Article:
February 21st, 2007
Pronunciation of o / us people or we people?
by Barbara Wallraff
Steve White, of West Bloomfield, Mich., writes: “I have noticed that radio and TV announcers are accentuating the ‘o’ in words beginning with it. It’s especially noticeable in ‘official’ -- as in ‘The official temperature at the airport is ...’ This has begun during the past few years, among seasoned reporters who didn’t do it before. Was there some kind of media convention they all went to where they switched to this pronunciation?”
Dear Steve: How interesting. As it happens, a local anchorman for National Public Radio’s “Morning Edition” in Boston, where I live, started driving me crazy about a year ago by practically mooing the pronunciation of “Moooooorning.” He’d never done it before; he’s done it every morning I’ve heard him since. So I, too, have been wondering: Is something going on with the pronunciation of “o”?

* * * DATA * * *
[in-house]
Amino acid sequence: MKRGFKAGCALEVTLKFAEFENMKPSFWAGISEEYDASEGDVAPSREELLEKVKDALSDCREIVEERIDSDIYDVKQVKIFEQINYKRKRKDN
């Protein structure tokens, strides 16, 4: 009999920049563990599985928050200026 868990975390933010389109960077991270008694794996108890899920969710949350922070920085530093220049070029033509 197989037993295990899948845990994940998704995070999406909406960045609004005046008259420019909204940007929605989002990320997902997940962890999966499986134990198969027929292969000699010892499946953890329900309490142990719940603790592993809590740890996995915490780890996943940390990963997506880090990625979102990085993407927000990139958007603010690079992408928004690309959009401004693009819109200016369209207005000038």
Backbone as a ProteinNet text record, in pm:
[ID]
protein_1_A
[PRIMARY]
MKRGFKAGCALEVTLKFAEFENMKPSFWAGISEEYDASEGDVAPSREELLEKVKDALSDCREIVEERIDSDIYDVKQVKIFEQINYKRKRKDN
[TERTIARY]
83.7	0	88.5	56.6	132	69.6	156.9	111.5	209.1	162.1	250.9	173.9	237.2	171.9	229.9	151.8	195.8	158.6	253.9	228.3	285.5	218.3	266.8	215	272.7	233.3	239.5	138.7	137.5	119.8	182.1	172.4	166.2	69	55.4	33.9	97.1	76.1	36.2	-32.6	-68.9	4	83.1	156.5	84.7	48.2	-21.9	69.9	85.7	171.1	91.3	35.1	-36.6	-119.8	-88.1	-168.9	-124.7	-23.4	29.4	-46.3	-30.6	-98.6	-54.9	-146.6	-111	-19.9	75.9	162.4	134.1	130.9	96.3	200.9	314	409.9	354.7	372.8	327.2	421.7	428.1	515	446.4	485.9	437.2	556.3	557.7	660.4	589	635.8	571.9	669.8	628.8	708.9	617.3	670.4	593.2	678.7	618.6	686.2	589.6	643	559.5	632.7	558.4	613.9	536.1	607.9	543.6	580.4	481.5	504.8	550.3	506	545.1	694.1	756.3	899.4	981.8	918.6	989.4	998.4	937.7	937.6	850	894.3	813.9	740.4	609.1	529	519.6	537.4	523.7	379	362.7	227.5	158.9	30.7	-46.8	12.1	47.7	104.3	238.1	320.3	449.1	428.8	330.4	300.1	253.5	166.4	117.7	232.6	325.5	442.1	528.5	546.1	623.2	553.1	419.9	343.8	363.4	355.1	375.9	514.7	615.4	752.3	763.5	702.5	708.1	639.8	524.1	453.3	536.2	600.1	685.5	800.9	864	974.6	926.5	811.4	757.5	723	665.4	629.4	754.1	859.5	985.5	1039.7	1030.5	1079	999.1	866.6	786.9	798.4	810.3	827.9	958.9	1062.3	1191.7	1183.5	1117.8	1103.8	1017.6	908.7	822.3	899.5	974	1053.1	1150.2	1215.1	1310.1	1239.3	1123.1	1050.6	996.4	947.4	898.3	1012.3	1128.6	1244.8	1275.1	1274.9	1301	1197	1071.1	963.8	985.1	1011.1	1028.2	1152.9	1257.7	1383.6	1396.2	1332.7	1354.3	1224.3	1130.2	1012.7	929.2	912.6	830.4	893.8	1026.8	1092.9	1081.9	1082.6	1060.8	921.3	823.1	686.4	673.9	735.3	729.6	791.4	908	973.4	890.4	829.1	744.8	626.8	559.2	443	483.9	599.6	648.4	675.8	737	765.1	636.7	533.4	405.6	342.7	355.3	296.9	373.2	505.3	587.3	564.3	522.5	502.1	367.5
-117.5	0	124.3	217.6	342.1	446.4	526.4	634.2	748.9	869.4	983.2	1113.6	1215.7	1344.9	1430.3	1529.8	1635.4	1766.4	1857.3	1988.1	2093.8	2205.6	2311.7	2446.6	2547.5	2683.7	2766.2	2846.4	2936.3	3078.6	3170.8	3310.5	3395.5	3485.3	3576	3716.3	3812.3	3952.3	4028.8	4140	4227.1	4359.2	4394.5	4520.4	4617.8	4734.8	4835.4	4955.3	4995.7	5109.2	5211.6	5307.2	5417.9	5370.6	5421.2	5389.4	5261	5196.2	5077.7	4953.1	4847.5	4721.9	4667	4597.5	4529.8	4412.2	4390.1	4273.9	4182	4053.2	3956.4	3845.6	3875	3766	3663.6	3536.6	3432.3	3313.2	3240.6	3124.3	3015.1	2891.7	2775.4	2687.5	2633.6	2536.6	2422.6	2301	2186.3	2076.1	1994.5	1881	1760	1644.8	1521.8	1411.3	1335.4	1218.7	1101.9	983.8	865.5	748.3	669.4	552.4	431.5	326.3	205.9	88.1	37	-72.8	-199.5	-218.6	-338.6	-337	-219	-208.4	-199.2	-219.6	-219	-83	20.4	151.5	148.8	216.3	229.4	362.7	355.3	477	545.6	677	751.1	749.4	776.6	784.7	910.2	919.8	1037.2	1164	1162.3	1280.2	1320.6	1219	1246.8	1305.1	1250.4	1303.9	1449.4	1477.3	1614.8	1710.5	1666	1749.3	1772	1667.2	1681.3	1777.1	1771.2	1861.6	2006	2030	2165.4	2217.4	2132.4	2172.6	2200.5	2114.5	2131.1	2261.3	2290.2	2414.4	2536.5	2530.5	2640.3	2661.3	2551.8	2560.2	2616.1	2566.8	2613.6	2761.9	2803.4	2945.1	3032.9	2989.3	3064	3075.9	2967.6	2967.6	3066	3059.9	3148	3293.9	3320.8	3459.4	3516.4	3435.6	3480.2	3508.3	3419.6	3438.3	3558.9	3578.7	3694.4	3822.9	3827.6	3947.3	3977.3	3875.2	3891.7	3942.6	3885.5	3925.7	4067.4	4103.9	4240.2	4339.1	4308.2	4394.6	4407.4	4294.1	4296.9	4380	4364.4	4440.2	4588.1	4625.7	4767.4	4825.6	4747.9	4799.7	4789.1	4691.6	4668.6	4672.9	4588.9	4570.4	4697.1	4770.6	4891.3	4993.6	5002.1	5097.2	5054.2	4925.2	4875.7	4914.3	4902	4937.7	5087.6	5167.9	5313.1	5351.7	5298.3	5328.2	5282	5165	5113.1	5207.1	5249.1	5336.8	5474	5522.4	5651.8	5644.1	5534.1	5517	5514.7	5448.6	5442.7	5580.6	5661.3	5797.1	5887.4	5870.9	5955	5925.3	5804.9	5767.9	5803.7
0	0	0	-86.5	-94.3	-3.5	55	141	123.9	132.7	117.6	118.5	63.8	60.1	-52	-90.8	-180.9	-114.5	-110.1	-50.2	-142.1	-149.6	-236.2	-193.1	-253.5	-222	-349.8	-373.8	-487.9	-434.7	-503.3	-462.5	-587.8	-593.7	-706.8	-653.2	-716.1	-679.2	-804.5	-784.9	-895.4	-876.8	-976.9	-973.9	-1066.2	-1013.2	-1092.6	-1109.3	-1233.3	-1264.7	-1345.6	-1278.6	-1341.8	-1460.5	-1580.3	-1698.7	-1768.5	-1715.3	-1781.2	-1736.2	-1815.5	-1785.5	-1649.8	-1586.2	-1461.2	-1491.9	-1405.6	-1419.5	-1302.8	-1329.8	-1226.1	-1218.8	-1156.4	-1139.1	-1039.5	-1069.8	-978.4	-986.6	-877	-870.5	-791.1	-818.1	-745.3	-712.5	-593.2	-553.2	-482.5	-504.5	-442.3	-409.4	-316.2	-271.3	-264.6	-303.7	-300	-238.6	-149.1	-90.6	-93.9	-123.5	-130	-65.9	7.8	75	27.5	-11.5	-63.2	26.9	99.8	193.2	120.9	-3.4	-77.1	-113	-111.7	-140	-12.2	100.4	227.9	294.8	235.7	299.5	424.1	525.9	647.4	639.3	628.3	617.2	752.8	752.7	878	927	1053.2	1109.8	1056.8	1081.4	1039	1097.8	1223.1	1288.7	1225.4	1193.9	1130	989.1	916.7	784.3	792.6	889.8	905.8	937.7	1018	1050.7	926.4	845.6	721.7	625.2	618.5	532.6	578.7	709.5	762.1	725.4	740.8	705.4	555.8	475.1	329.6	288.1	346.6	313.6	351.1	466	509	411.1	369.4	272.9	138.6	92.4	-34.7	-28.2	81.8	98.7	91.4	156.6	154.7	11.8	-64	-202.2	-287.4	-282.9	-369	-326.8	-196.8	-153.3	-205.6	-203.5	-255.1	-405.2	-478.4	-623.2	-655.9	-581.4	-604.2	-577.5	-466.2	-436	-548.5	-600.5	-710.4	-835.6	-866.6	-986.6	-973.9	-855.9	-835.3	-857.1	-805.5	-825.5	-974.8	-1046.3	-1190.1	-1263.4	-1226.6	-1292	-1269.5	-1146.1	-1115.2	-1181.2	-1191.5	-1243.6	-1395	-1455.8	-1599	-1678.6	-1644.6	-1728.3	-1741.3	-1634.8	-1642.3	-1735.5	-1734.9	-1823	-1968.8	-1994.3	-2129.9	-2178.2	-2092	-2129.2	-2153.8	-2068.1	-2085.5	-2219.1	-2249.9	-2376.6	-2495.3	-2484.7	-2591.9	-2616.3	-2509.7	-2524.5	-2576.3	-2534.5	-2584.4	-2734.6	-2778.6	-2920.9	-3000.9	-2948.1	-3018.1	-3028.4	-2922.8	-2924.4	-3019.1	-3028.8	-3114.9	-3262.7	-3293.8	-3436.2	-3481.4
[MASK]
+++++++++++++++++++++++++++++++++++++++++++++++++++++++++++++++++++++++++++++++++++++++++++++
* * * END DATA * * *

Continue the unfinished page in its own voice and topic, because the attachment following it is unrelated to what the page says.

Elinor Guess, of Ballston Spa, N.Y., writes: “I couldn’t help but notice your use in a recent column of ‘us’ in the phrase ‘if the rule doesn’t come naturally to us native-English-speaking people.’ Thank goodness our forefathers didn’t begin the Declaration of Independence with ‘Us the people.’ Am I not correct that the proper way to state it is ‘we native-English-speaking people’?”
Dear Elinor: Actually, you’re thinking of the preamble to the U.S. Constitution, not the Declaration of Independence. Its grammar is fine by me. But the fact that “we the people” is such a familiar phrase in American English sometimes leads people to misuse it.
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